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Predicting the Parkinson’s disease using Machine learning models


Parkinson's disease is a brain disorder that causes unintended or uncontrollable movements, such as shaking, stiffness, and difficulty with balance and coordination. Symptoms usually begin gradually and worsen over time. As the disease progresses, people may have difficulty walking and talking. The most prominent signs and symptoms of Parkinson’s disease occur when nerve cells in the basal ganglia, an area of the brain that controls movement, become impaired and/or die.

Approximately 60,000 Americans are diagnosed with PD each year. More than 10 million people worldwide are living with PD. The incidence of Parkinson's disease increases with age, but an estimated four percent of people with PD are diagnosed before age 50. The combined direct and indirect cost of Parkinson’s, including treatment, social security payments, and lost income, is estimated to be nearly $52 billion per year in the United States alone. Medications alone cost an average of $2,500 a year and therapeutic surgery can cost up to $100,000 per person.

Judging from this grim outlook of things it is therefore important for us to build predictive models that can inform one that he has the disease, and help the patient to make informed decisions in combating the degenerative course of the body. To do this we will use Parkinson’s data which is found here

We will also employ 10-fold cross-validation to ascertain the accuracy of the models before testing them against the test set.


The objectives of this analysis are to:

1. To carry out an exploratory data analysis

2. To model the data using the base classifiers such as the Logistic regression, Support Vector Machine, and the kNN models

3. To model the data using the ensemble models


We use the following variables

Matrix column entries (attributes):

name - ASCII subject name and recording number

MDVP:Fo(Hz) - Average vocal fundamental frequency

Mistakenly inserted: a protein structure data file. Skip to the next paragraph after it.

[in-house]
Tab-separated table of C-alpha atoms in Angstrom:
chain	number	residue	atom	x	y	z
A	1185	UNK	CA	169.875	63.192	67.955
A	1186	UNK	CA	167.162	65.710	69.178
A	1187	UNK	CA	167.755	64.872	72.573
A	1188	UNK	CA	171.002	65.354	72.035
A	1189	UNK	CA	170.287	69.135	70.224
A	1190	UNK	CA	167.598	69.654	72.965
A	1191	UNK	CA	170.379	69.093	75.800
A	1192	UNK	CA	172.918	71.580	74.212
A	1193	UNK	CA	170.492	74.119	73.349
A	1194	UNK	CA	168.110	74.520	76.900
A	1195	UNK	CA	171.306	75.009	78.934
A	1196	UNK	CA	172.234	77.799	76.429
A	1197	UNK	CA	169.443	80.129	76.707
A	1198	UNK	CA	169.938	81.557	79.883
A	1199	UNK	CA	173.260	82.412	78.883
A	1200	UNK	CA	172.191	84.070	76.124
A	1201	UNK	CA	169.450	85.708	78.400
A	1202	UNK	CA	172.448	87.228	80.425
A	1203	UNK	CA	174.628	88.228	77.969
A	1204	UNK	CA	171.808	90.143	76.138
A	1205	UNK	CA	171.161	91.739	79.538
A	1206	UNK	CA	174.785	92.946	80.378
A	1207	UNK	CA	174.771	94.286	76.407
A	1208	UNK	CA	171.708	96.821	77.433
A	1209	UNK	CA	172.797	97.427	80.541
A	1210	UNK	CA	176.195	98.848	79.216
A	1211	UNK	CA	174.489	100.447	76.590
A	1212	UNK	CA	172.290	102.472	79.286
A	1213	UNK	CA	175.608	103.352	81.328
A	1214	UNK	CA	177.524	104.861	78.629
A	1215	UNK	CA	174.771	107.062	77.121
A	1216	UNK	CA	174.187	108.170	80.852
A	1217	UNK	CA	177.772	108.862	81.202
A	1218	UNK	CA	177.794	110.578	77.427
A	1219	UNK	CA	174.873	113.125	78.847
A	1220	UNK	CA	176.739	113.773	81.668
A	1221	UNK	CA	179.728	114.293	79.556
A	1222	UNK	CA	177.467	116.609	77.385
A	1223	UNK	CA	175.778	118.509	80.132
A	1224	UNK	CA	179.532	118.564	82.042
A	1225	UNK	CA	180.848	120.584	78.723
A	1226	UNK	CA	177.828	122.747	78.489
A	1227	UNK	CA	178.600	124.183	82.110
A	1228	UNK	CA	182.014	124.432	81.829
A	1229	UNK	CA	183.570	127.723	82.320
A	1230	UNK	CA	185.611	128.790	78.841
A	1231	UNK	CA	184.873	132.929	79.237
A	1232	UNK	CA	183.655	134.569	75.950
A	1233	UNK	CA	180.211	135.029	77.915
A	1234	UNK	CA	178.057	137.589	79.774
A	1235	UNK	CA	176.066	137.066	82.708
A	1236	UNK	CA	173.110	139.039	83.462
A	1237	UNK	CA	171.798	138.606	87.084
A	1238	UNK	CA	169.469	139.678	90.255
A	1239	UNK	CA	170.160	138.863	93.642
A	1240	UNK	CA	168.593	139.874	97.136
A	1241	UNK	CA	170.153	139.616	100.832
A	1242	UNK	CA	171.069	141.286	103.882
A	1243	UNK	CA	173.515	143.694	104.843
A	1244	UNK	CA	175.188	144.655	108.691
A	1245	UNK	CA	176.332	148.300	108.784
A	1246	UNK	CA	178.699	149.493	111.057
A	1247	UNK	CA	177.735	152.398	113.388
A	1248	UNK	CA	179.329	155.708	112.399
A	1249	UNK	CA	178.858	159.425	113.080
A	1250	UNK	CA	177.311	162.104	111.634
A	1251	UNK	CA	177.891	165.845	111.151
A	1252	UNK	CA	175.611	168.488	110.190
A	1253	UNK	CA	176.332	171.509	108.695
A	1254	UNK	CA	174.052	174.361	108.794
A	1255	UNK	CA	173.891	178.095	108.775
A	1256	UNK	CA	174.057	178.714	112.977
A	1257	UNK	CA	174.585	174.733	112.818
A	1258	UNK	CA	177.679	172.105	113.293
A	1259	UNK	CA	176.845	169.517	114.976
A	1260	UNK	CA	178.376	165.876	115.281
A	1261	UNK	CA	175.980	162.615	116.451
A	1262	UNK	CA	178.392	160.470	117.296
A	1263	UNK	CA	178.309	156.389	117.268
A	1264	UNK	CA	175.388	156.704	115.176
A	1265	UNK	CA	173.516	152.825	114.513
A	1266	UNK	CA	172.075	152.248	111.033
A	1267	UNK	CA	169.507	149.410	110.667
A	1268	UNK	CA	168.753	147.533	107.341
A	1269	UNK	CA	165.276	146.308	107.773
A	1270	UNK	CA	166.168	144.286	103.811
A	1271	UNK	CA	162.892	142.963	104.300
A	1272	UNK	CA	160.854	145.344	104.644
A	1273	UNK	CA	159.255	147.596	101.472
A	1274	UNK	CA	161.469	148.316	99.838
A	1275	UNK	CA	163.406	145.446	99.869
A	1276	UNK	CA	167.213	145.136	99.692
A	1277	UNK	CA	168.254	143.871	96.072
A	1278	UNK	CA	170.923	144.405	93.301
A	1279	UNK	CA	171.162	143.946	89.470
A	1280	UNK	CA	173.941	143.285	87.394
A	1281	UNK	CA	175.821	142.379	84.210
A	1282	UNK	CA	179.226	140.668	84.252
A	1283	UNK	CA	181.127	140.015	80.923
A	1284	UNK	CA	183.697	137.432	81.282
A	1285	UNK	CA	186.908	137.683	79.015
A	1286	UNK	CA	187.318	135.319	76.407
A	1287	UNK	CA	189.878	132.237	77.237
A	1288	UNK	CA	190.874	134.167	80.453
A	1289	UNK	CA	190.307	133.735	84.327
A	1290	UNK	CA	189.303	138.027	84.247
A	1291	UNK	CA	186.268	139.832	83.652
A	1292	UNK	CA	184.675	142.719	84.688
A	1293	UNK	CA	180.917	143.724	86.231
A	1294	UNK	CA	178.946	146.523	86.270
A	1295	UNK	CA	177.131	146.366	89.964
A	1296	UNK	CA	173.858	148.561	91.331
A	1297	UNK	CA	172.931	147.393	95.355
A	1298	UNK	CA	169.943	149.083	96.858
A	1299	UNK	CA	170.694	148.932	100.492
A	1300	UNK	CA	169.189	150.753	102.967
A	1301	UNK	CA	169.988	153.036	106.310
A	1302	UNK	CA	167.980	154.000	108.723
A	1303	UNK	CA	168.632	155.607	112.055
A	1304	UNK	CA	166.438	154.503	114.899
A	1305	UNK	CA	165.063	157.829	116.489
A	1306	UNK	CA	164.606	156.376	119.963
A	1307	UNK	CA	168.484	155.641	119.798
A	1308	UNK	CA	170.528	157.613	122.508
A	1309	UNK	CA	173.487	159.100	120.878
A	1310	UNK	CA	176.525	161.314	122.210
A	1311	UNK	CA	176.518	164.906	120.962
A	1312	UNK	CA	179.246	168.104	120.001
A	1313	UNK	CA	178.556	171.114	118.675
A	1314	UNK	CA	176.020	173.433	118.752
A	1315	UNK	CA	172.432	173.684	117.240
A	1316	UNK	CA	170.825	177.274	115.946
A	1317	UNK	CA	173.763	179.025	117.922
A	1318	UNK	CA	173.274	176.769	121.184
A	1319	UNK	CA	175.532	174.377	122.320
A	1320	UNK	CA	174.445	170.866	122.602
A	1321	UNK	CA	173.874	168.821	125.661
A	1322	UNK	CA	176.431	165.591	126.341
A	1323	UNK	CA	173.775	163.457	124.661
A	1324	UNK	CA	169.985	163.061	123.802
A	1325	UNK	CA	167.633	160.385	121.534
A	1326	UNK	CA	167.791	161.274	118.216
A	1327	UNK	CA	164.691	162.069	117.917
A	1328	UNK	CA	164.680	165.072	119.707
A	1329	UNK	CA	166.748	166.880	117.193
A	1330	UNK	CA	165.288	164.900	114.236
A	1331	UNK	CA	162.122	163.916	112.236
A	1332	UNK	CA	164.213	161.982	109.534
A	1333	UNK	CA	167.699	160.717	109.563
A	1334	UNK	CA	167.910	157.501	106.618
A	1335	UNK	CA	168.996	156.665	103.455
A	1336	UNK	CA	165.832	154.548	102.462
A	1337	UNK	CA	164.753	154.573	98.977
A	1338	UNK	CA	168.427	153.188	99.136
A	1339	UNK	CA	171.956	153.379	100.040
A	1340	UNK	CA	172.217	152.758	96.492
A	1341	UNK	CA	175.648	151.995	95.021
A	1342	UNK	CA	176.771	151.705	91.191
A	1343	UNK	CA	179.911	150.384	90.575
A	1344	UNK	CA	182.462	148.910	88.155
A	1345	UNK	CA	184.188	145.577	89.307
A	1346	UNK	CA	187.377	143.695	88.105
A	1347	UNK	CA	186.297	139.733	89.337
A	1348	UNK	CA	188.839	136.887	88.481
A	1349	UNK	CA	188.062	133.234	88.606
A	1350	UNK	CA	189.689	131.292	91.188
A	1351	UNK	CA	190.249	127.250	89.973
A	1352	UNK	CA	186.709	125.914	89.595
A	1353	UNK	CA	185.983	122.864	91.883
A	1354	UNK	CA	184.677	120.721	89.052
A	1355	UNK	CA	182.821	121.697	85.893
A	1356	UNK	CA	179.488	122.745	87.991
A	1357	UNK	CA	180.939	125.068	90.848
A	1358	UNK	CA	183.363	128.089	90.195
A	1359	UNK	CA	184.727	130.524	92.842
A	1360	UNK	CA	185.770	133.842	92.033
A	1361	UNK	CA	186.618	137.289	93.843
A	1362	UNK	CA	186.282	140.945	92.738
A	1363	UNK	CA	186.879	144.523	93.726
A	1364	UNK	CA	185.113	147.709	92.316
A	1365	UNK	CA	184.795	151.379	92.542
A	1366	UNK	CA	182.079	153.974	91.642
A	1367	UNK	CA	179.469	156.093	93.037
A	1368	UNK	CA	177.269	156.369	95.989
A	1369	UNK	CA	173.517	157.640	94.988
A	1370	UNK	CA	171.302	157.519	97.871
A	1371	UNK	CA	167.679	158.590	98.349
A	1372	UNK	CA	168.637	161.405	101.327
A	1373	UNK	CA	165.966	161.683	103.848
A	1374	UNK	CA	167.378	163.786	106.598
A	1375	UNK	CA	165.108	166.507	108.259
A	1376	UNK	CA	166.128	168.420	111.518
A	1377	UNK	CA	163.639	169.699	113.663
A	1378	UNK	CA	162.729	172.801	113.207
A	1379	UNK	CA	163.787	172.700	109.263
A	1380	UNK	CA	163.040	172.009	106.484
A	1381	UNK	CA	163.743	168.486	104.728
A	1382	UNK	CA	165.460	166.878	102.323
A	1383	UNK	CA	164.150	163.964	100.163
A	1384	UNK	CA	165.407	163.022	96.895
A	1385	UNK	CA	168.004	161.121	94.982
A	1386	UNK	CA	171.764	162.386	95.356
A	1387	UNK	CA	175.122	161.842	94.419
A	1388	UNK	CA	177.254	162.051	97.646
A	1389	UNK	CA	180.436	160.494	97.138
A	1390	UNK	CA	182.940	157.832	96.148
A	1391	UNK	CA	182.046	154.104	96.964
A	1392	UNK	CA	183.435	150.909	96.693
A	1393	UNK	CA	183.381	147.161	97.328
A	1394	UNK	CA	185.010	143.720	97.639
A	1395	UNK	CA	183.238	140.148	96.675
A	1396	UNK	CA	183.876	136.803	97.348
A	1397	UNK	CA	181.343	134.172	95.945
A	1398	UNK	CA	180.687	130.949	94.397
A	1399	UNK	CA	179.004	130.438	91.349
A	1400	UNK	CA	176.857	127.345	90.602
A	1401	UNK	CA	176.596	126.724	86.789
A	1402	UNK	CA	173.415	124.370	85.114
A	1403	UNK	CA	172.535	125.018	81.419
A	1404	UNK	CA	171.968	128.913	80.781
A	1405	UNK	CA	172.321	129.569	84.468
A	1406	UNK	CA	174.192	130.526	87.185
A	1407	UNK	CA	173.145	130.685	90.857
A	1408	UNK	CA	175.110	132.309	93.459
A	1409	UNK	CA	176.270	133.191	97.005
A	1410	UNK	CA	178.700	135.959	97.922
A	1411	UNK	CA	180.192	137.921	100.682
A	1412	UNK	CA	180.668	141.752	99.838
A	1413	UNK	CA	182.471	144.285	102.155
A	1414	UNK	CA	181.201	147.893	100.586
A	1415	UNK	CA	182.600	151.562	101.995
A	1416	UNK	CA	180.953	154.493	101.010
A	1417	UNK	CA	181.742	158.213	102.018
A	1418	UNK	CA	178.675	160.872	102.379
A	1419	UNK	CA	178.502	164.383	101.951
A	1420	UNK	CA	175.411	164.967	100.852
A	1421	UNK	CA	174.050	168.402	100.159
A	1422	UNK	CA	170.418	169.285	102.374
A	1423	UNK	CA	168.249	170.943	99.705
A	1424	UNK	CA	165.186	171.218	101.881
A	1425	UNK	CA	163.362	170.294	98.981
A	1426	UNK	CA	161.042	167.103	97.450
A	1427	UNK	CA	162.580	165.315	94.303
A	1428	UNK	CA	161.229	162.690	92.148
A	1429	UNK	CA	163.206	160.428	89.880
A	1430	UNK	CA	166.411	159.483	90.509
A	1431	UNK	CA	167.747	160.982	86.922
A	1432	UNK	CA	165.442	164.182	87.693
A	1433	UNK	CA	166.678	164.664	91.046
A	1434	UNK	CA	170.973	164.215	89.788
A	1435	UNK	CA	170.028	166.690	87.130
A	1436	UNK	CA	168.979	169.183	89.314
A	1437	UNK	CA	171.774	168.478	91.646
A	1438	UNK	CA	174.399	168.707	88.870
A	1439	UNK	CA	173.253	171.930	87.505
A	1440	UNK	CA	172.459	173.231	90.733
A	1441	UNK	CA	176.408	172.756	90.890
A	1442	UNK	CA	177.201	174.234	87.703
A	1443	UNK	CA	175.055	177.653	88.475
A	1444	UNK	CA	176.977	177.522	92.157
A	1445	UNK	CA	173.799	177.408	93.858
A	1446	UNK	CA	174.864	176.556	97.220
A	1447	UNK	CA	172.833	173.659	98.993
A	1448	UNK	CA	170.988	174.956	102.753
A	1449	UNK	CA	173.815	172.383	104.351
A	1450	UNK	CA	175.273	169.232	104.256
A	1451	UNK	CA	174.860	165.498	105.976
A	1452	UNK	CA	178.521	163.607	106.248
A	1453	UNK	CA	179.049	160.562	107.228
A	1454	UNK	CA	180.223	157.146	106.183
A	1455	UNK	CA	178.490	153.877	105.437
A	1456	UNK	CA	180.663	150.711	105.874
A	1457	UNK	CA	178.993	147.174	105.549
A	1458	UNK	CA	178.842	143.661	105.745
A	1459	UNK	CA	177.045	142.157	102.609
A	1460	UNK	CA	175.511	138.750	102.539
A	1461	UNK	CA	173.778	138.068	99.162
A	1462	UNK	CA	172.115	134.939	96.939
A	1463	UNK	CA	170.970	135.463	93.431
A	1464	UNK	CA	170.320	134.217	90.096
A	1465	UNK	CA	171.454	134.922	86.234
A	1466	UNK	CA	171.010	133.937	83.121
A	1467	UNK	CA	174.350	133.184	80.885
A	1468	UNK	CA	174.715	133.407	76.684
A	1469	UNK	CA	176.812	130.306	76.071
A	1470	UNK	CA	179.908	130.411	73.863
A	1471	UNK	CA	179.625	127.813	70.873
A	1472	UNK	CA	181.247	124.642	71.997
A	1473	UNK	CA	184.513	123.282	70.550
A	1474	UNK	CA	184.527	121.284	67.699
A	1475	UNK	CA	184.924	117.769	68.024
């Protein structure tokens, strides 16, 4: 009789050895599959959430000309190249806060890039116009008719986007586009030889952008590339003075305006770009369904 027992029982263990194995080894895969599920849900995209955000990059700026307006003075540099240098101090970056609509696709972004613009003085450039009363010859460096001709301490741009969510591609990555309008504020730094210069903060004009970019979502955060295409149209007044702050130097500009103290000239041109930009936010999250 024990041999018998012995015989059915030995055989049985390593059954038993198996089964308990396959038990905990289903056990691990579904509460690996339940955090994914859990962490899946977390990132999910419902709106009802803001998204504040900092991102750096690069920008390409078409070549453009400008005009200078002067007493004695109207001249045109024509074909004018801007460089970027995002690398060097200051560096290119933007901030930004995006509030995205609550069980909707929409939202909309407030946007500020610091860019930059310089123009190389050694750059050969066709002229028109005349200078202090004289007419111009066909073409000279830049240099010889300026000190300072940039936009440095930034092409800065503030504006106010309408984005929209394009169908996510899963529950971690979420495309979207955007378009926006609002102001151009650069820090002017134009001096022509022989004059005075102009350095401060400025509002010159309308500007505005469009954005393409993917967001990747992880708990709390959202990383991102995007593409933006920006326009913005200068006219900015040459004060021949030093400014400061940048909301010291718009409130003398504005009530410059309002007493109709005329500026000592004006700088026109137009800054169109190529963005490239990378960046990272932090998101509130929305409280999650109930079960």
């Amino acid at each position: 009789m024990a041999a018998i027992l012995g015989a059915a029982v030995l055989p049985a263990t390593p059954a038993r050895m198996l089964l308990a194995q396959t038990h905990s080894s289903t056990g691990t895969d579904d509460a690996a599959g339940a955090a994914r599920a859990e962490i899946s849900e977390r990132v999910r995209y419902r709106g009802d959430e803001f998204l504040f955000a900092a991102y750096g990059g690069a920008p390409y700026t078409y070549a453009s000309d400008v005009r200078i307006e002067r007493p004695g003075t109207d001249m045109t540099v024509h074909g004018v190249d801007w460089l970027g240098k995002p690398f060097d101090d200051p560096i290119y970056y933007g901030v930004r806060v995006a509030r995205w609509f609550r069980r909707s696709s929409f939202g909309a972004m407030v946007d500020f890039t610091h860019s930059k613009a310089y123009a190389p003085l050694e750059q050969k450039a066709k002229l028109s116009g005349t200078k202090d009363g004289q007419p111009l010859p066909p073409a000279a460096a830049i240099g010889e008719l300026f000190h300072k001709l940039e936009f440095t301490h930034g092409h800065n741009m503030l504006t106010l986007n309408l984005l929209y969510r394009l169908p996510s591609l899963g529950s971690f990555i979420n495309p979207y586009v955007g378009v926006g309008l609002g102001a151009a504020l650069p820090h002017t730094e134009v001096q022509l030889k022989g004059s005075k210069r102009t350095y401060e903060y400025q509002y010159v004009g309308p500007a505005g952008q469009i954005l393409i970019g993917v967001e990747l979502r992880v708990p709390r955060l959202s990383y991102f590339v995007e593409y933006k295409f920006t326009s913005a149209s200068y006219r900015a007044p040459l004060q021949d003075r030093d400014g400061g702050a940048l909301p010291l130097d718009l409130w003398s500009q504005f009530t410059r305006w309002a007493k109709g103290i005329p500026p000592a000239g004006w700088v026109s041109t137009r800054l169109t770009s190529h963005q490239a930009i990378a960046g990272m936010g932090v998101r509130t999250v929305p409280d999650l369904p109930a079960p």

MDVP:Fhi(Hz) - Maximum vocal fundamental frequency

MDVP:Flo(Hz) - Minimum vocal fundamental frequency

MDVP:Jitter(%),MDVP:Jitter(Abs),MDVP:RAP,MDVP:PPQ,Jitter:DDP - Several measures of variation in fundamental frequency

MDVP:Shimmer,MDVP:Shimmer(dB),Shimmer:APQ3,Shimmer:APQ5,MDVP:APQ,Shimmer:DDA - Several measures of variation in amplitude

NHR,HNR - Two measures of ratio of noise to tonal components in the voice

status - Health status of the subject (one) - Parkinson's, (zero) - healthy

RPDE,D2 - Two nonlinear dynamical complexity measures

DFA - Signal fractal scaling exponent

spread1,spread2,PPE - Three nonlinear measures of fundamental frequency variation

To conduct this analysis we will use the following packages:

# Libraries
from sklearn.ensemble import RandomForestClassifier
from sklearn.metrics import accuracy_score
from sklearn.pipeline import Pipeline
from sklearn.model_selection import train_test_split
from sklearn.preprocessing import StandardScaler
from sklearn.linear_model import LogisticRegression
from sklearn.model_selection import KFold, GridSearchCV
from sklearn.ensemble import RandomForestClassifier
from sklearn.model_selection import cross_val_score
from sklearn.svm import SVC
from sklearn.neighbors import KNeighborsClassifier
from sklearn.metrics import classification_report
import xgboost
import pandas as pd
import numpy as np
import matplotlib.pyplot as plt
import seaborn as sns
import xgboost as xgb

We quickly look at the size of the data and the distribution of the variables. It can be observed that we have varied average metric for columns suggesting tha there will be a need for scaling the dataset. The wide differences between the (minimum and the 25 percentile) and (maximum and the 75th percentile) seem to suggest that there are outliers. The data will need to be scaled and the outliers to be removed.